Do you ever think about this subject?  What does sustainability mean to you?  How do you carry this on in your daily life?

Hope to hear from you!

ImageFor 10 months we have been living with a constant shroud of doubt over our heads, with the possibility that my daughter would need another surgery, with the probability that the next trip to the doctor was the one where we would find out her other eye got glaucoma.

We battled with glaucoma in her left eye, one surgery, two surgeries, then another, then weeks and weeks and weeks of wait and see.  I got in a bad car crash, totaled my car.  I struggled with career decisions, life path decisions.  I got in the habit of worrying that my place in the company I worked for was being affected because I had to work from home.  Got in the habit of expecting and preparing for the worst and only hoping for the best.

Becoming a Professional

I am coming to realize now that all of this was practiced fear, practiced negativity, practiced doubt.

My practice started early in the morning and lasted late into the evening.  It was rigorous.  I would get up wondering what the next chip to fall would be.  I grew anxious about the possible terrible events that might just happen today.  I would talk to my friends and family about all of the major and minor events that had me down, and finish positive stories with a cautionary “don’t get your hopes up” afterward.  The most surprising part of it, looking back, is that this practice was effortless.  I didn’t have to force myself to worry or doubt.

Like any practice, done with enough frequency it becomes a habit.  Once you get in the habit, there is very little effort expended to continue it.

Practice does make perfect

Malcolm Gladwell said that you need 10,000 hours of any activity to become a master in that field.  I am nowhere close to 10,000 hours of practice in negativity.  In fact I am most often a very positive person, ask any of my friends and I believe they would tell you.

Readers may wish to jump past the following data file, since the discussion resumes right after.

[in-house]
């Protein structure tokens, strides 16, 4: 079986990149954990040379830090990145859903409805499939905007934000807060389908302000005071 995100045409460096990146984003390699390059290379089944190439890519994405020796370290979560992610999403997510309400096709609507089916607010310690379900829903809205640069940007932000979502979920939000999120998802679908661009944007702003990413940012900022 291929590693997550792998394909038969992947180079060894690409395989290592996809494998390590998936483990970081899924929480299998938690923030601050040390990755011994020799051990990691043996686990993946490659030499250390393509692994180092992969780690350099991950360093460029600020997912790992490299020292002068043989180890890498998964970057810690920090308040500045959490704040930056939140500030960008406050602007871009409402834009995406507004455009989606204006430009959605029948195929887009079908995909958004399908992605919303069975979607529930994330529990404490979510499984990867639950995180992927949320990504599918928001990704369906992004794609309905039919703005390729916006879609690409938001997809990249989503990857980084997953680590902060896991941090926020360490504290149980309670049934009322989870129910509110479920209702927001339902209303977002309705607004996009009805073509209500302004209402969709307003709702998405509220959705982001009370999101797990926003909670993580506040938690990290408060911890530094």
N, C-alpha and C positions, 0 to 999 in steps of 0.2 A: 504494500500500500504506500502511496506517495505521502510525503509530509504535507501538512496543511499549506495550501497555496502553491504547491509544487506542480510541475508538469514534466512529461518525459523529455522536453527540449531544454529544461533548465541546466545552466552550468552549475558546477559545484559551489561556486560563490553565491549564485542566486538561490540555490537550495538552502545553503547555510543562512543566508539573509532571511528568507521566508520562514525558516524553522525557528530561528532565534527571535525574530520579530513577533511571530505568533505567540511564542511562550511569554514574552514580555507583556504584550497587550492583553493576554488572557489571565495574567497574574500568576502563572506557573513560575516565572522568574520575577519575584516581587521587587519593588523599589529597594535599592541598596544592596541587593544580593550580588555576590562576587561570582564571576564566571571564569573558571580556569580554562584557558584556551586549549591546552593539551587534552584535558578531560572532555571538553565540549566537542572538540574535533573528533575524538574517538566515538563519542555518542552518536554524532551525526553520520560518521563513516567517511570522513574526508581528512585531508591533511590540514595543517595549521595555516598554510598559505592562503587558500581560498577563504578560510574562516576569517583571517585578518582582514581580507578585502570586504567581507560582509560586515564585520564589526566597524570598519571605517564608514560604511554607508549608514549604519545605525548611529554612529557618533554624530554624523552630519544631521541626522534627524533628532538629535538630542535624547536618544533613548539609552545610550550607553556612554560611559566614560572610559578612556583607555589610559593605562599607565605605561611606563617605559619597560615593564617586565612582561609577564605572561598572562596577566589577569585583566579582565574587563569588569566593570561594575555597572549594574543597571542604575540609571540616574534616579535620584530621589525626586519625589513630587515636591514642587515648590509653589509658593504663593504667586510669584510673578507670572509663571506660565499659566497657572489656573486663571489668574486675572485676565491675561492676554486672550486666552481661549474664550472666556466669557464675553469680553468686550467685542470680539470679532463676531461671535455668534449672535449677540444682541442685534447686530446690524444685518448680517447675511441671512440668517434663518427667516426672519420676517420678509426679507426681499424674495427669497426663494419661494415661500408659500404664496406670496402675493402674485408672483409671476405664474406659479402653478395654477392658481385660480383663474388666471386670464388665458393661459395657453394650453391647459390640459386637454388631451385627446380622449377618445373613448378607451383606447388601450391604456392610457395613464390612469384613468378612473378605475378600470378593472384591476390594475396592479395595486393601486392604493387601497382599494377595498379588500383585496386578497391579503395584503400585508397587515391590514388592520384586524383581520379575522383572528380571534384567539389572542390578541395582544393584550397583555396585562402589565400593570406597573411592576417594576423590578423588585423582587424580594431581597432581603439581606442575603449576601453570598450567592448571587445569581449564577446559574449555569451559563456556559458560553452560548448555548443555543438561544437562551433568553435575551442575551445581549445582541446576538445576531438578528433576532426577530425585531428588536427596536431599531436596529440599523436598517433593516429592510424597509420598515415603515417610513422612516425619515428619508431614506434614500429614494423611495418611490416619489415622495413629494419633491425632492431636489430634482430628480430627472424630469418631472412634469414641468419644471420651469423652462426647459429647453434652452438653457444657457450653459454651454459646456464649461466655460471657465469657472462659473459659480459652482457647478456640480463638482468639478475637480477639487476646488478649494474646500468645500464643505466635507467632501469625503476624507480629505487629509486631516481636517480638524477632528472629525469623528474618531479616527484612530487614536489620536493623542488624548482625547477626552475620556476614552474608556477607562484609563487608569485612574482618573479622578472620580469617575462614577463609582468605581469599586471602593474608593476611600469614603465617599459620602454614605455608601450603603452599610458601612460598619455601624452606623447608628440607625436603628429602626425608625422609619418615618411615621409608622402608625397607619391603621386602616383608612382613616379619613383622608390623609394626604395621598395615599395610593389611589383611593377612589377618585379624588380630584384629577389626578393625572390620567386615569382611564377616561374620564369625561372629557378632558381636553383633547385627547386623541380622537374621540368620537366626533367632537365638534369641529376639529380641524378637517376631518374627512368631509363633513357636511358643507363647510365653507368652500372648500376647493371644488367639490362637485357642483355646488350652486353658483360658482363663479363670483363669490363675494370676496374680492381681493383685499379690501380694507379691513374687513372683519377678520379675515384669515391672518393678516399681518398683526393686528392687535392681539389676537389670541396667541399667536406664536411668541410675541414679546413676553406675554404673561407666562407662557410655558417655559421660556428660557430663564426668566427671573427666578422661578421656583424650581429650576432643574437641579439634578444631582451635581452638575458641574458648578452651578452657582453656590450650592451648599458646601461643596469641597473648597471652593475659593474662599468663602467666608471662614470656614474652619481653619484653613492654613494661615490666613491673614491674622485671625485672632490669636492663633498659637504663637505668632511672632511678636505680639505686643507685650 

But when we sat in the doctor’s office yesterday, and heard nothing but good news about the state of my daughter’s eyes…good pressures, great images, improving vision…my automatic reaction was not to celebrate, but to brace myself for the “but”, the “however”, the bad news I was sure would come.  I couldn’t accept that there would not be any.  I couldn’t allow myself to feel good.  It felt bad to feel good.

We condition ourselves, through the constant practice of thought, through the emotions we allow ourselves to dwell on.

What did I get from practicing fear?  I got fear when I needed hope, I got doubt when we needed certainty, I got negative expectations even when everything, every single sign, was positive.

I have decided to start a different kind of practice.  I have decided to look for opportunity rather than threat.  I will look for breaks in the clouds rather than the possibility of rain.  I will look at the clock and see what time it is, not what time I wish it was.  I will celebrate when even small positives come from negative events and look for the meaning and message in the difficulties and challenges.  I will be posting about the process from time to time as significant and insignificant events occur.  I know it will be a struggle at first, but I believe that it, like anything, will become a habit as well.

Have you ever been through a period where your emotional tone became more negative than positive?  I would love to hear about it.  What practices did you use to turn it around?

Enlightenment

Unpacking Emotions

Is it still worthwhile to hold on?